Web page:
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This example uses a variable-size vector to store the values of a white noise signal. The size of the vector can vary at run time because the signal values get pruned by functions that:

Filter out signal values that are not unique within a specified tolerance of each other.

Average every two signal values and output only the resulting means.

In this model, a Band-Limited White Noise block generates a set of normally distributed random values as the source of a white noise signal. The MATLAB Function `uniquify`

filters out signal values that are not unique to within a specified tolerance of each other. Then, the MATLAB Function `avg`

outputs the average of a specified number of unique signal values. The Scope blocks display the output from the `uniquify`

function and the `avg`

function.

The band-limited white noise signal has these properties:

The size of the noise power value defines the size of the array that holds the signal values. This array is a 1-by-9 vector of double values.

This block filters out signal values that are not within a tolerance of 0.2 of each other. Here is the code:

function y = uniquify(u) %#codegen y = emldemo_uniquetol(u,0.2);

The `uniquify`

function calls an external MATLAB^{®} function `emldemo_uniquetol`

to filter the signal values.
`uniquify`

passes the 1-by-9 vector of white noise signal values as the
first argument and the tolerance value as the second argument. Here is the code for
`emldemo_uniquetol`

:

function B = emldemo_uniquetol(A,tol) %#codegen A = sort(A); coder.varsize('B',[1 100]); B = A(1); k = 1; for i = 2:length(A) if abs(A(k) - A(i)) > tol B = [B A(i)]; k = i; end end

`emldemo_uniquetol`

returns the filtered values of `A`

in an output vector `B`

so that ```
abs(B(i) - B(j)) >
tol
```

for all `i`

and `j`

. Every time
Simulink^{®} samples the Band-Limited White Noise block, it generates a different set of
random values for `A`

. As a result, `emldemo_uniquetol`

may produce a different number of output signals in `B`

each time it is
called. To allow `B`

to accommodate a variable number of elements,
`emldemo_uniquetol`

declares it as variable-size data with an explicit
upper
bound:

`coder.varsize('B',[1 100]);`

In this statement, `coder.varsize`

declares `B`

as a vector whose first dimension is fixed at 1 and whose second dimension can grow to a
maximum size of 100. Accordingly, output `y`

of the
`uniquify`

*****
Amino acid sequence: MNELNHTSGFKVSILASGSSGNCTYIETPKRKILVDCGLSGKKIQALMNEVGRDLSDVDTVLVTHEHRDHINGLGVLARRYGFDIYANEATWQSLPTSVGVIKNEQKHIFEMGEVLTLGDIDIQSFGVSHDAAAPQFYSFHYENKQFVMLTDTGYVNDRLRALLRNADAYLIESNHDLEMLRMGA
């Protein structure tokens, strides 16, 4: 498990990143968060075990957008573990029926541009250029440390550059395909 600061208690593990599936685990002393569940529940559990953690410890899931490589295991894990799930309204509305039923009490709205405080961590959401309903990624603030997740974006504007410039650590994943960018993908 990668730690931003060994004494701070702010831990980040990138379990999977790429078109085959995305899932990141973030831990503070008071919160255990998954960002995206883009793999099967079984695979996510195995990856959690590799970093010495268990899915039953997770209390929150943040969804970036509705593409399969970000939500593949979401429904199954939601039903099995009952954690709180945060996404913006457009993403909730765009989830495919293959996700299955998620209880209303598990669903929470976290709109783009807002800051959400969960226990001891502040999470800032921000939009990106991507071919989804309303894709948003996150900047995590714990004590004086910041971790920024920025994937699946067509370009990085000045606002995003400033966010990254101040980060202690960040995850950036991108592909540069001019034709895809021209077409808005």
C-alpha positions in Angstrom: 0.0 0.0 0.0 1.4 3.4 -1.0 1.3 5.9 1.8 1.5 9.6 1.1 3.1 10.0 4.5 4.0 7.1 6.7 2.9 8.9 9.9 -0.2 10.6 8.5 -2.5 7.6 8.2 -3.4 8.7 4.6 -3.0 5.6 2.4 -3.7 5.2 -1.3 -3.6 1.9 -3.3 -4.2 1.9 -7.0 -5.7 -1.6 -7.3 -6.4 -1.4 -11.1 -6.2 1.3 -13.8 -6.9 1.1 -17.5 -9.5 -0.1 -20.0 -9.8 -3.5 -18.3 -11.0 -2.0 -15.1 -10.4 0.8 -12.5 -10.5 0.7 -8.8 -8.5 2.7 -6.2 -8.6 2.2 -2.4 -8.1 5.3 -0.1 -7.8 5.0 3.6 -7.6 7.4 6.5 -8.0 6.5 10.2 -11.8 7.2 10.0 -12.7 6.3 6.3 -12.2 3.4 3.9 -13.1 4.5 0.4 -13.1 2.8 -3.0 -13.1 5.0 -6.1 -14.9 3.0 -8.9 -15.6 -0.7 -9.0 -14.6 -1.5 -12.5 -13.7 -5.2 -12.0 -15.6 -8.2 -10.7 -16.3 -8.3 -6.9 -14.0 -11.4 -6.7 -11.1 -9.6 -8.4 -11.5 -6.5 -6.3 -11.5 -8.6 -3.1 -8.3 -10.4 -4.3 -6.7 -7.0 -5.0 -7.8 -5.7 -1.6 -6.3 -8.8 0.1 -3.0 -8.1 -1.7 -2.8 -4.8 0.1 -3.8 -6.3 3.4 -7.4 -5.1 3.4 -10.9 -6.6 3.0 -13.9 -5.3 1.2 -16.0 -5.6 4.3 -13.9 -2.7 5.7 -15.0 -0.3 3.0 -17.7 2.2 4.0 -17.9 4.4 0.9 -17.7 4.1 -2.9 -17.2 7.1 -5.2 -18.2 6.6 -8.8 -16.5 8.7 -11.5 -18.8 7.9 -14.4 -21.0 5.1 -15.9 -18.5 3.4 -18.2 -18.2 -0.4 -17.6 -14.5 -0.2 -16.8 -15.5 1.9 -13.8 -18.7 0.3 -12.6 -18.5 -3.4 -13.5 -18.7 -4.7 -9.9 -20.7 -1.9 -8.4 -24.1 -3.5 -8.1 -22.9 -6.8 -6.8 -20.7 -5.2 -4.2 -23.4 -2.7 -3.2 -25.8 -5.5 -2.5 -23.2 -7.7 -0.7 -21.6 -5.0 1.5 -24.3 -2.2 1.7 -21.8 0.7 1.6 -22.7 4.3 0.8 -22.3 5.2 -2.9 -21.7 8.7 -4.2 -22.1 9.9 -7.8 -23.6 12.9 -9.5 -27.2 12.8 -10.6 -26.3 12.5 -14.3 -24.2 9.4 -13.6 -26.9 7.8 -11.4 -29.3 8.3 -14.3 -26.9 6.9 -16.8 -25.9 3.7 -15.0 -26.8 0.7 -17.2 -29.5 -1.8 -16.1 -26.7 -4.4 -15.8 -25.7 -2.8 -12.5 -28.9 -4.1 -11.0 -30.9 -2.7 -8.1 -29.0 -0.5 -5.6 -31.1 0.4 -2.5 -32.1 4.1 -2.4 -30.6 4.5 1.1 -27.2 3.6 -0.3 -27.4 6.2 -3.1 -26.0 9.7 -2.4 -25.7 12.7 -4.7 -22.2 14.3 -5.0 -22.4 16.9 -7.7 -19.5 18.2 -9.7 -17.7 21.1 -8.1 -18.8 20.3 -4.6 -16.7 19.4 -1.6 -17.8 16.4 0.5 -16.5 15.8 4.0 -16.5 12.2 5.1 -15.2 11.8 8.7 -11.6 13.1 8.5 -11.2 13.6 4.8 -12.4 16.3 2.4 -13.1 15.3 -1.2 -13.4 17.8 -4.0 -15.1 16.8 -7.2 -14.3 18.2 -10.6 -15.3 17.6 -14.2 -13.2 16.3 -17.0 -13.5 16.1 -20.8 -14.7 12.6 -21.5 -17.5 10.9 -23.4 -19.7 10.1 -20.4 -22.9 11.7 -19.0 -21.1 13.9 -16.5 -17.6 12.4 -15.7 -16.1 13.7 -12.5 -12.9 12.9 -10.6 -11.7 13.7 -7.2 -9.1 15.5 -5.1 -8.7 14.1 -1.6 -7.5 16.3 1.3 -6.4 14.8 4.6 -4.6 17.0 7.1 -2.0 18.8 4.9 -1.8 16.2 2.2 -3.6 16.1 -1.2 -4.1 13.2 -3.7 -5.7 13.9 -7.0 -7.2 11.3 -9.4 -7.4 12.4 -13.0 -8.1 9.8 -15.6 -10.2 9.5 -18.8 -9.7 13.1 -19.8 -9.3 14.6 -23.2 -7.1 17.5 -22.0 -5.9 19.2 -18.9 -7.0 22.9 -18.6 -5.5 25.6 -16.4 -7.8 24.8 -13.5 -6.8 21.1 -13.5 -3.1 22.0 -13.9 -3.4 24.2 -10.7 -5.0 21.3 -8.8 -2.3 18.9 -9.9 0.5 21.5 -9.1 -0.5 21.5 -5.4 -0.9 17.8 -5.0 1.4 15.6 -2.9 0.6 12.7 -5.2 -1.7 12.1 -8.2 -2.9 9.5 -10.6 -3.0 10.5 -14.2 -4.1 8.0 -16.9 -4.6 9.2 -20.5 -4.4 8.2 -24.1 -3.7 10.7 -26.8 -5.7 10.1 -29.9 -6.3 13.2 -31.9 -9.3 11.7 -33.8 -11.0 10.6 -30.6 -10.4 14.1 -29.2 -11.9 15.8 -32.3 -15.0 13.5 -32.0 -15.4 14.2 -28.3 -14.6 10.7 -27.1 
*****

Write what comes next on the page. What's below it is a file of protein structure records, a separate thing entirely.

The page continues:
block must also be variable-size so that it can pass the
values returned from `emldemo_uniquetol`

to the **Unique values** scope. Here are the properties of `y`

:

For variable-size outputs, you must specify an explicit size and upper bound, shown here
as `[1 9]`

.

This block averages signal values filtered by the `uniquify`

block
using the conditions outlined in this table.

Condition | Result |
---|---|

The number of signals is greater than 1 and divisible by 2. | The MATLAB Function block averages every consecutive pair of values. |

The number of signals is greater than 1 but not divisible
by 2. | The MATLAB Function block drops the first (smallest) value and averages the remaining consecutive pairs. |

There is exactly one signal. | The MATLAB Function block returns the value unchanged. |

The `avg`

function outputs the results to the **Average values** scope. Here is the
code:

function y = avg(u) %#codegen if numel(u) == 1 y = u; else k = numel(u)/2; if k ~= floor(k) u = u(2:numel(u)); end y = emldemo_navg(u,2); end

Both input `u`

and output `y`

of
`avg`

are declared as variable-size vectors because the number of
elements varies depending on how the `uniquify`

function block filters the
signal values. Input `u`

inherits its size from the output of
`uniquify`

.

The `avg`

function calls an external MATLAB function `emldemo_navg`

to calculate the average of every two
consecutive signal values. Here is the code for `emldemo_navg`

:

function B = emldemo_navg(A,n) %#codegen assert(n>=1 && n<=numel(A)); B = zeros(1,numel(A)/n); k = 1; for i = 1 : numel(A)/n B(i) = mean(A(k + (0:n-1))); k = k + n; end

Simulating the model produces the following results:

The

`uniquify`

block outputs a variable number of signal values each time it executes:The

`avg`

block outputs a variable number of signal values each time it executes — approximately half the number of the unique values: